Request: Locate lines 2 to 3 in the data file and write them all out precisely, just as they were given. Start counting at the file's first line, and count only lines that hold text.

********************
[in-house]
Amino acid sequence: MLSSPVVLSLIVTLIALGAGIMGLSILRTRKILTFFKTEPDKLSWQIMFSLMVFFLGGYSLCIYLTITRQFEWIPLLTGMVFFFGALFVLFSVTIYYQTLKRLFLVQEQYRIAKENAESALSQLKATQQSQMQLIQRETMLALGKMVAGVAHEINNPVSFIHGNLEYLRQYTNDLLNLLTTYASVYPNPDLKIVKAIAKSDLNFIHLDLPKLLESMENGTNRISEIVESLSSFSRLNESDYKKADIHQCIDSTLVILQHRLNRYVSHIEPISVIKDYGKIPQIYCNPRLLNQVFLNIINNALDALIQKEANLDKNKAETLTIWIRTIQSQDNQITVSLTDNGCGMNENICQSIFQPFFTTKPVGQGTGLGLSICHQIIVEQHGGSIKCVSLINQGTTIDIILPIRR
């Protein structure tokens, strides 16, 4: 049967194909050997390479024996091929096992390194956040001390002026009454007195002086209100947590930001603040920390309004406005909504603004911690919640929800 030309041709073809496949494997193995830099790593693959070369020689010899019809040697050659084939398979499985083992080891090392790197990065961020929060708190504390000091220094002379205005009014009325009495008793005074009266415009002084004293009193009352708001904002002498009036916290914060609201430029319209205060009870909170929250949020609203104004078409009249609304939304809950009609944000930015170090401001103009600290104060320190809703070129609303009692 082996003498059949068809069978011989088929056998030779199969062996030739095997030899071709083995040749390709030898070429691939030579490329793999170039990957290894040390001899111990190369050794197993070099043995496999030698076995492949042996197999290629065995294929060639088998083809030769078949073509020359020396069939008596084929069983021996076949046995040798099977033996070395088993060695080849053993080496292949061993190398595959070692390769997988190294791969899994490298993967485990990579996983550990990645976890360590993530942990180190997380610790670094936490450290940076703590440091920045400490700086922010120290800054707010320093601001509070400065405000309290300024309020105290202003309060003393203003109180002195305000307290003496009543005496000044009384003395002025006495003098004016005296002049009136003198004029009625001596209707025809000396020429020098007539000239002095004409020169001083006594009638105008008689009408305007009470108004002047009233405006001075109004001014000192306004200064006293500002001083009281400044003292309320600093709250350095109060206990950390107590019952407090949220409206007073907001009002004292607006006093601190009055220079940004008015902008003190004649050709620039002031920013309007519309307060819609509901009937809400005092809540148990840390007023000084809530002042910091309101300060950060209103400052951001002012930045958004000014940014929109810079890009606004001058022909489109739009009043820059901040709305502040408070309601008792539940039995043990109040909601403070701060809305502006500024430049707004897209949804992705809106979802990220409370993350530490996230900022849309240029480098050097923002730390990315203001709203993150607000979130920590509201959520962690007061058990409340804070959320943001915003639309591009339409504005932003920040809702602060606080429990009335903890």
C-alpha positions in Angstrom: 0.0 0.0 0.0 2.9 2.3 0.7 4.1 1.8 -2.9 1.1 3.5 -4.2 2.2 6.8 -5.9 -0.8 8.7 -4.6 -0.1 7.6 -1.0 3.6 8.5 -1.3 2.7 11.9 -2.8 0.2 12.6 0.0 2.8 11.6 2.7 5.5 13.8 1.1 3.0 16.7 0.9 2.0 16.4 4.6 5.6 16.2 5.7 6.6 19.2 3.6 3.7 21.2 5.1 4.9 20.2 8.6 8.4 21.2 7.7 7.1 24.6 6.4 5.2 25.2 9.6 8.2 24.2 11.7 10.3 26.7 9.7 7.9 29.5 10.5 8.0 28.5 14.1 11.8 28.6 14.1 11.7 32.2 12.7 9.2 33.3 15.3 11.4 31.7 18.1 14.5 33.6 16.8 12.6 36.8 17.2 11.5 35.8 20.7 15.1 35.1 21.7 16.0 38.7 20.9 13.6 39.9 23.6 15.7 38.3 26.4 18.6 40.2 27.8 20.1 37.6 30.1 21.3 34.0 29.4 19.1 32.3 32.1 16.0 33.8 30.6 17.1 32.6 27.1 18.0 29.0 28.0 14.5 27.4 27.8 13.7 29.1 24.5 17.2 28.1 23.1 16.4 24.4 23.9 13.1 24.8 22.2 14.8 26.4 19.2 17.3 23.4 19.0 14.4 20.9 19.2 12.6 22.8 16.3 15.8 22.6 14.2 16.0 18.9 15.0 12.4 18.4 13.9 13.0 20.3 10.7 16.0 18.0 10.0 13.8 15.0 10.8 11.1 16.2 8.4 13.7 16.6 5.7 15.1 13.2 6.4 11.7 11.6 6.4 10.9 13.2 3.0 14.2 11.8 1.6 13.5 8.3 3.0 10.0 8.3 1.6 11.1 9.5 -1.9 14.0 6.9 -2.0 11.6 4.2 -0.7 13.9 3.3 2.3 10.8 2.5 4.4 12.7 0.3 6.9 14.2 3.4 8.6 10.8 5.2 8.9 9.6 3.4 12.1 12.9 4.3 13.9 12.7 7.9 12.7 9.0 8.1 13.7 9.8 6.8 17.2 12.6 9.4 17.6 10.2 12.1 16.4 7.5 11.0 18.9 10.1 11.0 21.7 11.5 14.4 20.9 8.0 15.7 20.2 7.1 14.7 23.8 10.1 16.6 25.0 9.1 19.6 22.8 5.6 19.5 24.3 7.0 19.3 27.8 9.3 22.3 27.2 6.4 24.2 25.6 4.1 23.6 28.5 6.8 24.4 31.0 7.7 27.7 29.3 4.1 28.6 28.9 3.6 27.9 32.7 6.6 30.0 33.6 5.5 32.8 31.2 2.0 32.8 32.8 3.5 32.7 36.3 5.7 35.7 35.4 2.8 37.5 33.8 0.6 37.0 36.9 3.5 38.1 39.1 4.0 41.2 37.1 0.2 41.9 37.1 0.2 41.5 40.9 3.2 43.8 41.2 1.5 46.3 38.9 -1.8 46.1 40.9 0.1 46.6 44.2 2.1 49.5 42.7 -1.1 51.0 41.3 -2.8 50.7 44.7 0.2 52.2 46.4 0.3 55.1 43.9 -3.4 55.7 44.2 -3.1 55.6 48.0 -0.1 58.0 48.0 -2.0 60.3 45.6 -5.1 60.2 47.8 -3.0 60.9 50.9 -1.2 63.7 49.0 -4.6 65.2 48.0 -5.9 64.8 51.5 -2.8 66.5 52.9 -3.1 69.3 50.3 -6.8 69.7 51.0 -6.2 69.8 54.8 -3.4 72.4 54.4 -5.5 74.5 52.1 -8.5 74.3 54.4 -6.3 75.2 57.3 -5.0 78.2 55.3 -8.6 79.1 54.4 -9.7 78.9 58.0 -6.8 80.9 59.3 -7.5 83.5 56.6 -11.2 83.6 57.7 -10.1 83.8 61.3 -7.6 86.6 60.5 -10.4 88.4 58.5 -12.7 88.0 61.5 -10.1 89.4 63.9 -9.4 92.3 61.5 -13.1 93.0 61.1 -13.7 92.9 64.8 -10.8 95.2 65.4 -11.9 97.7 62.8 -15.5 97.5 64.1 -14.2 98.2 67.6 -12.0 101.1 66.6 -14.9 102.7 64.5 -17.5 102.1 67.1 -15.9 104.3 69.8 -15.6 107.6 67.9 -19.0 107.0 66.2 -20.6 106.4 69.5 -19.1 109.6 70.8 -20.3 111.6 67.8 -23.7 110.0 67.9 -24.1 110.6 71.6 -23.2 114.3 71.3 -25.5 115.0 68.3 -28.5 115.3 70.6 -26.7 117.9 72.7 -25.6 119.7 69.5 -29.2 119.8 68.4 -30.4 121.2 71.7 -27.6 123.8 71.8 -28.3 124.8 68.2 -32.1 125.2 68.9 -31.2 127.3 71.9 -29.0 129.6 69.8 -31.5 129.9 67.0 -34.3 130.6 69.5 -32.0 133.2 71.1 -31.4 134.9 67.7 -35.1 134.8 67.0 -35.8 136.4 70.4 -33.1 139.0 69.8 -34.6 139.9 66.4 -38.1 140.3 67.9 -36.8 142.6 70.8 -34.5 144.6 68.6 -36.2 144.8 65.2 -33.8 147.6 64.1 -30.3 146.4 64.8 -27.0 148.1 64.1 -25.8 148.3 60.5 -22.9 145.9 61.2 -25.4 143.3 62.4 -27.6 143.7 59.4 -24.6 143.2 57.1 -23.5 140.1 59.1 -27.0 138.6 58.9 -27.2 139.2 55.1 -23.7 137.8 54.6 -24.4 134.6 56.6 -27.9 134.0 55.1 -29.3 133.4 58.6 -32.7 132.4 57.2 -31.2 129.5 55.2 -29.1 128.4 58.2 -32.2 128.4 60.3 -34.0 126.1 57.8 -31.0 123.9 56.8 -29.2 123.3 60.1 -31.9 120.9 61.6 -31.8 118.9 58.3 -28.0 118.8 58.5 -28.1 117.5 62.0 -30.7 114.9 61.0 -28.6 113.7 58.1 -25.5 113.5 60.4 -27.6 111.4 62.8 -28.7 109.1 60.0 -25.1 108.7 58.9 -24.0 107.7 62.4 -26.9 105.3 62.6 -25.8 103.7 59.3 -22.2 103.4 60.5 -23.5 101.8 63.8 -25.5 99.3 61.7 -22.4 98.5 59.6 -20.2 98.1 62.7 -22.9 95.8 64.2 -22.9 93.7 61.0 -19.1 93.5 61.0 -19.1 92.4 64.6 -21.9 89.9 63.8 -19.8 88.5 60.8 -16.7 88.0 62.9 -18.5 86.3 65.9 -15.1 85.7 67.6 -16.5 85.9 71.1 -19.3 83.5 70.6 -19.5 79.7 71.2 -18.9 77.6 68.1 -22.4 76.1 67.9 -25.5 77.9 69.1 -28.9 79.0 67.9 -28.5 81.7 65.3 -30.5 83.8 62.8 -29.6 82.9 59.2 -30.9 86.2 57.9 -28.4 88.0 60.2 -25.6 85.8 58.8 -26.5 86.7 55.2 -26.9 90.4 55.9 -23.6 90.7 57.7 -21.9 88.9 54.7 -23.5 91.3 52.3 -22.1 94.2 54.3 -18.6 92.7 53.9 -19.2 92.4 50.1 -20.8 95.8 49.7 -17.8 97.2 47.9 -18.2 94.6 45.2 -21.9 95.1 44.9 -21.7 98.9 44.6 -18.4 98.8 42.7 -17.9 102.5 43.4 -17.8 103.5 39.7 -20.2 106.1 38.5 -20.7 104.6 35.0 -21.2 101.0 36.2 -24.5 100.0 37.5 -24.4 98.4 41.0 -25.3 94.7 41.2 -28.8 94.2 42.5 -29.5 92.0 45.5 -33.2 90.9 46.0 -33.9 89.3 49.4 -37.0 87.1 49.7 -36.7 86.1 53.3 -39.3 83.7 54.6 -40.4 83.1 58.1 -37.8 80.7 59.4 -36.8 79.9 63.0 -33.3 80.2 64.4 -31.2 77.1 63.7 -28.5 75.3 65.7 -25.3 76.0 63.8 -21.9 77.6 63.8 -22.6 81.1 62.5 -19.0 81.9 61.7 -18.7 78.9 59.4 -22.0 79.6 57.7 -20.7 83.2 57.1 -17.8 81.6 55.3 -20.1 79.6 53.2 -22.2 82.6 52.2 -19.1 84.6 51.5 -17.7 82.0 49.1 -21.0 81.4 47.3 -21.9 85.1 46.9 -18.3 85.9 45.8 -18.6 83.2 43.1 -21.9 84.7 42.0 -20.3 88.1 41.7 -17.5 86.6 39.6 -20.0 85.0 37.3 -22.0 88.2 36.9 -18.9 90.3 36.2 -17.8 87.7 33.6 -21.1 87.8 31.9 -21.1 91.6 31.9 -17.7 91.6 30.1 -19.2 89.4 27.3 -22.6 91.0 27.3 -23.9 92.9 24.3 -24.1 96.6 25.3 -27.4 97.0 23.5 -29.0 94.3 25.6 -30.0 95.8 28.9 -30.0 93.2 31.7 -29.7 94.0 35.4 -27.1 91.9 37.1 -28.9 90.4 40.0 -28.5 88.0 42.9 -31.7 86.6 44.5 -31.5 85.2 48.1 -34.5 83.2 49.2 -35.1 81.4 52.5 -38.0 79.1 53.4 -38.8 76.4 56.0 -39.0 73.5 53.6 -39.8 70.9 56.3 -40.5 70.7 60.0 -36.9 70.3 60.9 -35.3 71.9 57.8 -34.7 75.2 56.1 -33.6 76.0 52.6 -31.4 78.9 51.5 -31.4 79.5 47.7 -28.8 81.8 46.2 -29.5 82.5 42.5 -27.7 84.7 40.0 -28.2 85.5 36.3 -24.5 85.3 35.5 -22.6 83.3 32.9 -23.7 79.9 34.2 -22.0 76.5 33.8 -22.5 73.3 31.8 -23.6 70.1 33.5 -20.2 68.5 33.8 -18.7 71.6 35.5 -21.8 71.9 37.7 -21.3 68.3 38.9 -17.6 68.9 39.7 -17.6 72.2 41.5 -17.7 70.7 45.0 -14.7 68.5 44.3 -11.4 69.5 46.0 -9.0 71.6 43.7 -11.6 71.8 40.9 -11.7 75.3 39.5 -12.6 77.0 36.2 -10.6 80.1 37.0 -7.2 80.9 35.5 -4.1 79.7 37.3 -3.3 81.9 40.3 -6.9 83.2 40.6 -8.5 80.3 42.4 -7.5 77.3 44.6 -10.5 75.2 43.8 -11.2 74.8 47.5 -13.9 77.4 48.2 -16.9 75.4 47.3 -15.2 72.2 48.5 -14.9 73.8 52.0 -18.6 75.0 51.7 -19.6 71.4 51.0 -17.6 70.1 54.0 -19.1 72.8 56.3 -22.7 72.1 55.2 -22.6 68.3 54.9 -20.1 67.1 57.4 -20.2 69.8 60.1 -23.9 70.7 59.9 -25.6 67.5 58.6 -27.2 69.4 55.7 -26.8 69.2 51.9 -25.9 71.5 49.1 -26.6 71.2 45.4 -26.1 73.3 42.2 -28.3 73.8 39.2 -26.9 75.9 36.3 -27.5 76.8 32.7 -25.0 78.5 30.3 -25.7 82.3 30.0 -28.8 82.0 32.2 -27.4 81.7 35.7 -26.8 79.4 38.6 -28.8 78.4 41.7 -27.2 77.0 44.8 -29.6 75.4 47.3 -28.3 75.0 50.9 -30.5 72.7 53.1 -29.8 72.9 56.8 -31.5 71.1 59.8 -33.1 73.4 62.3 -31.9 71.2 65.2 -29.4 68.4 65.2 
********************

Amino acid sequence: MLSSPVVLSLIVTLIALGAGIMGLSILRTRKILTFFKTEPDKLSWQIMFSLMVFFLGGYSLCIYLTITRQFEWIPLLTGMVFFFGALFVLFSVTIYYQTLKRLFLVQEQYRIAKENAESALSQLKATQQSQMQLIQRETMLALGKMVAGVAHEINNPVSFIHGNLEYLRQYTNDLLNLLTTYASVYPNPDLKIVKAIAKSDLNFIHLDLPKLLESMENGTNRISEIVESLSSFSRLNESDYKKADIHQCIDSTLVILQHRLNRYVSHIEPISVIKDYGKIPQIYCNPRLLNQVFLNIINNALDALIQKEANLDKNKAETLTIWIRTIQSQDNQITVSLTDNGCGMNENICQSIFQPFFTTKPVGQGTGLGLSICHQIIVEQHGGSIKCVSLINQGTTIDIILPIRR
């Protein structure tokens, strides 16, 4: 049967194909050997390479024996091929096992390194956040001390002026009454007195002086209100947590930001603040920390309004406005909504603004911690919640929800 030309041709073809496949494997193995830099790593693959070369020689010899019809040697050659084939398979499985083992080891090392790197990065961020929060708190504390000091220094002379205005009014009325009495008793005074009266415009002084004293009193009352708001904002002498009036916290914060609201430029319209205060009870909170929250949020609203104004078409009249609304939304809950009609944000930015170090401001103009600290104060320190809703070129609303009692 082996003498059949068809069978011989088929056998030779199969062996030739095997030899071709083995040749390709030898070429691939030579490329793999170039990957290894040390001899111990190369050794197993070099043995496999030698076995492949042996197999290629065995294929060639088998083809030769078949073509020359020396069939008596084929069983021996076949046995040798099977033996070395088993060695080849053993080496292949061993190398595959070692390769997988190294791969899994490298993967485990990579996983550990990645976890360590993530942990180190997380610790670094936490450290940076703590440091920045400490700086922010120290800054707010320093601001509070400065405000309290300024309020105290202003309060003393203003109180002195305000307290003496009543005496000044009384003395002025006495003098004016005296002049009136003198004029009625001596209707025809000396020429020098007539000239002095004409020169001083006594009638105008008689009408305007009470108004002047009233405006001075109004001014000192306004200064006293500002001083009281400044003292309320600093709250350095109060206990950390107590019952407090949220409206007073907001009002004292607006006093601190009055220079940004008015902008003190004649050709620039002031920013309007519309307060819609509901009937809400005092809540148990840390007023000084809530002042910091309101300060950060209103400052951001002012930045958004000014940014929109810079890009606004001058022909489109739009009043820059901040709305502040408070309601008792539940039995043990109040909601403070701060809305502006500024430049707004897209949804992705809106979802990220409370993350530490996230900022849309240029480098050097923002730390990315203001709203993150607000979130920590509201959520962690007061058990409340804070959320943001915003639309591009339409504005932003920040809702602060606080429990009335903890």